Modern research on mountain lions relies heavily upon GPS technology built into collars. Location data are transferred via satellites to our computers while the collar is still on the cat, thus we can follow them in near real time. It’s absolutely amazing. When we see a group of location points on a map, we know a mountain lion has remained in place for some duration—what that animal was doing can only be determined with certainty by visiting the site to see what happened (and even then its not certain because we rely upon tracking skills to interpret signs; tracking will always be an imperfect art and science).

An elk killed and cached by a female mountain lion in northwest Wyoming.

Now it might be apparent to those who know me—that studying mountain lion kill sites brings together my dual interests in wildlife tracking and mountain lions. Its as if this work were created with me in mind. For the most part, our research teams (including those with professional tracking skills: Casey McFarland, Neal Wight, Matt Nelson, Max Allen, Michelle Peziol, Connor O’Malley, Anna Kusler, Blake Lowrey, and myself) spend almost all of our time visiting these sites in the field—its time consuming work, but I believe, well worth the effort.

Other researchers, however, invest elsewhere, and rely upon statistics and mathematics to measure kill rates (how often a carnivore kills prey) and even prey selection (what carnivores eat). They do this by visiting just a sample of locations in the field and then extrapolating what they observed to every area a mountain lion or other carnivore stopped and spent time, with the help of complex mathematical models. This approach is appealing because it saves lots of time in the field, and therefore money. Thus, the mathematical method has spread rapidly across the globe where it is being applied to more and more carnivore species.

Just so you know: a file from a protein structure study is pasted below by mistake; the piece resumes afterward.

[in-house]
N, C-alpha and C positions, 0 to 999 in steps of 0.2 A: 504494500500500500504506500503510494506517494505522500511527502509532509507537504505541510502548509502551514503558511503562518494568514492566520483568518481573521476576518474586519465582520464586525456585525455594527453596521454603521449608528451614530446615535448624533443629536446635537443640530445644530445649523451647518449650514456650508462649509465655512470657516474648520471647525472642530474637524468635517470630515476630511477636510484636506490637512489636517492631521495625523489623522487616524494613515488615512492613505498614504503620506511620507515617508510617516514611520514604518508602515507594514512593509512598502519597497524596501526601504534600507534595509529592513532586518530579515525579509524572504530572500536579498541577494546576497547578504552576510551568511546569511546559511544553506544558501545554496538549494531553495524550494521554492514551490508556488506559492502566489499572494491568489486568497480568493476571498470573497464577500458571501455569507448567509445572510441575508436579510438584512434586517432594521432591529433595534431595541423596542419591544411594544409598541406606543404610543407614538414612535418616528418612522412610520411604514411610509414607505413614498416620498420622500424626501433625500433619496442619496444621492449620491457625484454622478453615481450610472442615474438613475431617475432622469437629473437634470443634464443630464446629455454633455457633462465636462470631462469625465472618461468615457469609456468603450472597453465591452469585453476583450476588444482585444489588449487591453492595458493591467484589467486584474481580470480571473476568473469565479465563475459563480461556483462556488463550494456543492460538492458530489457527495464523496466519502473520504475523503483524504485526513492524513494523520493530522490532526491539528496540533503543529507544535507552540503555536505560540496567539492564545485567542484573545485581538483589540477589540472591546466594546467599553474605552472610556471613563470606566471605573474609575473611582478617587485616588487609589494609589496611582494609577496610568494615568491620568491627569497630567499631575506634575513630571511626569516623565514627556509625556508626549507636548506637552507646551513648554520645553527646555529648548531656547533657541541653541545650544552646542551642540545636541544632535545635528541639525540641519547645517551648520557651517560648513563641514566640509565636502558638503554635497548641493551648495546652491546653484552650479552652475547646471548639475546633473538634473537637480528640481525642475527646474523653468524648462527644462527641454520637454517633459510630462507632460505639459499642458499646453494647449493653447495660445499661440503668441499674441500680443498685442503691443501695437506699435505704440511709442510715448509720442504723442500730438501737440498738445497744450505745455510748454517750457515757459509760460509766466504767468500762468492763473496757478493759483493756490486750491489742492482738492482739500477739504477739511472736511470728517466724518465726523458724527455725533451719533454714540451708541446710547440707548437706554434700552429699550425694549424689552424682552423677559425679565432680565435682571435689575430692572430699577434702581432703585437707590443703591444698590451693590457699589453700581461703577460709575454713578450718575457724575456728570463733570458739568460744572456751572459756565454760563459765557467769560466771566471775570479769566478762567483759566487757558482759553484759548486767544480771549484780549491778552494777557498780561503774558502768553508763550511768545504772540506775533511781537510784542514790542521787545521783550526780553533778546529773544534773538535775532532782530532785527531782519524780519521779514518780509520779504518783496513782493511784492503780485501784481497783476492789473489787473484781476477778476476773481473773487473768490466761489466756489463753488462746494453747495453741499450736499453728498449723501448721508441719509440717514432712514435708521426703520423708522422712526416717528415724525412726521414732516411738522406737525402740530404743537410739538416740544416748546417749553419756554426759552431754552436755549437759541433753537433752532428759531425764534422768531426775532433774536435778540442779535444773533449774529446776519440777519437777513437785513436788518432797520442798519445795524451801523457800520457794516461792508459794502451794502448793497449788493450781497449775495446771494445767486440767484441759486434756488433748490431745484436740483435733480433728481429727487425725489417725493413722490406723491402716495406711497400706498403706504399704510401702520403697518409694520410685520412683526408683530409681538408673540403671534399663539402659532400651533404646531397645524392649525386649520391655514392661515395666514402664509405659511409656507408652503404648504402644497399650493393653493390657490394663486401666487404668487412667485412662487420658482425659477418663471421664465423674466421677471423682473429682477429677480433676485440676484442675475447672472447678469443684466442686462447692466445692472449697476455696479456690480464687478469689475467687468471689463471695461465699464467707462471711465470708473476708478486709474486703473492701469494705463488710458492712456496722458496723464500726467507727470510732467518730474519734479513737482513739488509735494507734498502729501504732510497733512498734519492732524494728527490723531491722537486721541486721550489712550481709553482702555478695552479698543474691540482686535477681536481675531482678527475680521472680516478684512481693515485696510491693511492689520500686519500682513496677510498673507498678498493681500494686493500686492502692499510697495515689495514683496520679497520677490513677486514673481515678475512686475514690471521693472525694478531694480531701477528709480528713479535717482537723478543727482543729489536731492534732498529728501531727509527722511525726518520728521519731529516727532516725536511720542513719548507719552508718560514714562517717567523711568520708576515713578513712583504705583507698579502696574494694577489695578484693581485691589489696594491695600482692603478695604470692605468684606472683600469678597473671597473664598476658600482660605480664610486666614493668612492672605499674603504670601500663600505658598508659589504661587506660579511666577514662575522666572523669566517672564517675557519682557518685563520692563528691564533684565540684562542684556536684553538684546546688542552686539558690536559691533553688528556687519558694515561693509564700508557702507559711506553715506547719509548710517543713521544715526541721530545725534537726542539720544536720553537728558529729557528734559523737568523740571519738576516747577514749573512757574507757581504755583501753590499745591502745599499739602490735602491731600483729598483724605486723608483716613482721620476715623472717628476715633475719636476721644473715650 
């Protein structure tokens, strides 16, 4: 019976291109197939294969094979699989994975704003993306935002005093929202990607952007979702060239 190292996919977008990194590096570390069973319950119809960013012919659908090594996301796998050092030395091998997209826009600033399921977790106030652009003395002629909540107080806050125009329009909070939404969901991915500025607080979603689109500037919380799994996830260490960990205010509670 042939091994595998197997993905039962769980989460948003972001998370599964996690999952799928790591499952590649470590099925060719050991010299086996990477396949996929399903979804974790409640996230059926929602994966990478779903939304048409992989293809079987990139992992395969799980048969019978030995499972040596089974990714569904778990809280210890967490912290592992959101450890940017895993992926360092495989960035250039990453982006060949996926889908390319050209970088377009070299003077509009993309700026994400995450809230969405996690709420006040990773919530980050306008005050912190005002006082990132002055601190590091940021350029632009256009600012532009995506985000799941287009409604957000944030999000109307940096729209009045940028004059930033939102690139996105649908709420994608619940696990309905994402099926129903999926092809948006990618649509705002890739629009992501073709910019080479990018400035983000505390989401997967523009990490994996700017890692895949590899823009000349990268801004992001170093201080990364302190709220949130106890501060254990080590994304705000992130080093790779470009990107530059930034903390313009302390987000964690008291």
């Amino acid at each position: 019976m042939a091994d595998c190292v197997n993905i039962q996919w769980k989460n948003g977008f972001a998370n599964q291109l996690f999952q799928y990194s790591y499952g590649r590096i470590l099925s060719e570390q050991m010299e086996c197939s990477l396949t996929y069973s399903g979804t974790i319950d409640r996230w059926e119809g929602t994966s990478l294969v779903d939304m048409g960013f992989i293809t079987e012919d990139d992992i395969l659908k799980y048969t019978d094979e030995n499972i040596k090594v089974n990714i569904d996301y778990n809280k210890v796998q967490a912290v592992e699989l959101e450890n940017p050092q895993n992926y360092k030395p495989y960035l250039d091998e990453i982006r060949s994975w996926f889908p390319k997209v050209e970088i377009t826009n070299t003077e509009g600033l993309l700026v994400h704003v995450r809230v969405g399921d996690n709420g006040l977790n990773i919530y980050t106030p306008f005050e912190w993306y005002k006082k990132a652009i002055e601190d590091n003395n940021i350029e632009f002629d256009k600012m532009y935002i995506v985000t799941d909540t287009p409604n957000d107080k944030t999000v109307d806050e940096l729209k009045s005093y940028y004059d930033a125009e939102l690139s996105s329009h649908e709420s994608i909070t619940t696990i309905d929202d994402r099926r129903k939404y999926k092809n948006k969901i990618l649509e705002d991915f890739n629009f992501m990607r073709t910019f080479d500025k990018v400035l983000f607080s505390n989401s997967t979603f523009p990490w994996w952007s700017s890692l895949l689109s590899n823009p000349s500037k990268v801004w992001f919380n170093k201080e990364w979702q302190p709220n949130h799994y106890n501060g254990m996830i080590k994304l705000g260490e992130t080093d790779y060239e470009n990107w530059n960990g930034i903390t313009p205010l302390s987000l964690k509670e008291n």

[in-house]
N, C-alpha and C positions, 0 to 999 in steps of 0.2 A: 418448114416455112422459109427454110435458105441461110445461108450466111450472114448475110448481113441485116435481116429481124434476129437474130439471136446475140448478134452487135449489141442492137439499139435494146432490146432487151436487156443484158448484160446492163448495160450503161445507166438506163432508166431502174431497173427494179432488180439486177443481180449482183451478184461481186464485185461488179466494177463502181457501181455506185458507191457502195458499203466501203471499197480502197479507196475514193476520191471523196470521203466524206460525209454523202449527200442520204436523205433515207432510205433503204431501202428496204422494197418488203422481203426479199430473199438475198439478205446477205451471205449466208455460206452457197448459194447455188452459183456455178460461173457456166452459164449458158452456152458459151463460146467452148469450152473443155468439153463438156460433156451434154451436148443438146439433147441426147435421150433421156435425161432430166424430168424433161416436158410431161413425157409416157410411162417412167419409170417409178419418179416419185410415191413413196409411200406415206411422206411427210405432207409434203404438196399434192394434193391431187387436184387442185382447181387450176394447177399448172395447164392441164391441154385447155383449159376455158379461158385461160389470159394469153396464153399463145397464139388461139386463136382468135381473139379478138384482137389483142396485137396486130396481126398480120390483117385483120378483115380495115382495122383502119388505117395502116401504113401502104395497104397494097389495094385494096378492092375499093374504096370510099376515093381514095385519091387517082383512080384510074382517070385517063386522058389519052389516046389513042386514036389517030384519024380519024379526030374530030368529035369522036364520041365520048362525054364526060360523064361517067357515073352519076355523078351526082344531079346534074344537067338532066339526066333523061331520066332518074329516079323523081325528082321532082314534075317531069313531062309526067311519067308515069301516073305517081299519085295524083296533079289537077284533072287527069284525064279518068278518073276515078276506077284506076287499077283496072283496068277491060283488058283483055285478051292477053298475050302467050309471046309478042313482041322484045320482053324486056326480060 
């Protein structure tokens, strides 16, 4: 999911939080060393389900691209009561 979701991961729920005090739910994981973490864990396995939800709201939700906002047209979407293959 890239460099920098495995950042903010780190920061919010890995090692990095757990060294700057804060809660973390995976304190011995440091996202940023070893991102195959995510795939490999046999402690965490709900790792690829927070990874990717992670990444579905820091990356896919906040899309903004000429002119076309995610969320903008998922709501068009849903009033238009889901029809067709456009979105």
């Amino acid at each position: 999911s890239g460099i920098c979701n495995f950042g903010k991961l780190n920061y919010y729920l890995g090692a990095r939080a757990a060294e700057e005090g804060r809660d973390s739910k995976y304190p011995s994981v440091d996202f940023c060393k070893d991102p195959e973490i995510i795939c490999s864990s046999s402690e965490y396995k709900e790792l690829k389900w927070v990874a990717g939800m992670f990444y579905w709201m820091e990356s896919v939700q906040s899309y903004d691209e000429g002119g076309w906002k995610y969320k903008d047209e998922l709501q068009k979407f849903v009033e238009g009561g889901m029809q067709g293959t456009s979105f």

My coauthors, Blake Lowrey and Heiko Wittmer, and I tested this mathematical approach to estimating kill rates against our own heavy-fieldwork approach, in which we try to visit every location a mountain lion stops for 4 or more hours on the landscape (we used to do 2 or more hours but 2-hr sites yielded very little prey data). We did this for 3 different study systems in which we’ve worked (Chilean Patagonia, Northern California, western Colorado), and found that the mathematical approach yielded unpredictably, inaccurate and imprecise estimates of kill rates. This was mostly due to the fact that carnivores are inconsistent in how they feed. They eat prey of different sizes, so the associated time it takes to consume their kills is highly variable. Mountain lions and other carnivores also have their kills stolen by bears and condors, and thus they sometimes feed for very short time periods from a large animal they killed. This confuses computer models, which tend to predict that places where a mountain lion spent little time must have been a place where it rested rather than killed prey.

An adult female mountain lion stands over an 11-month old elk calf she killed and cached.

Fieldwork is not just enjoyable, its justifiable. Spending time in the field remains our best approach to studying carnivore diets and kill rates. This is excellent news for those of us that have invested so much time in learning tracking skills, and so delight in forays afield where we apply our trade.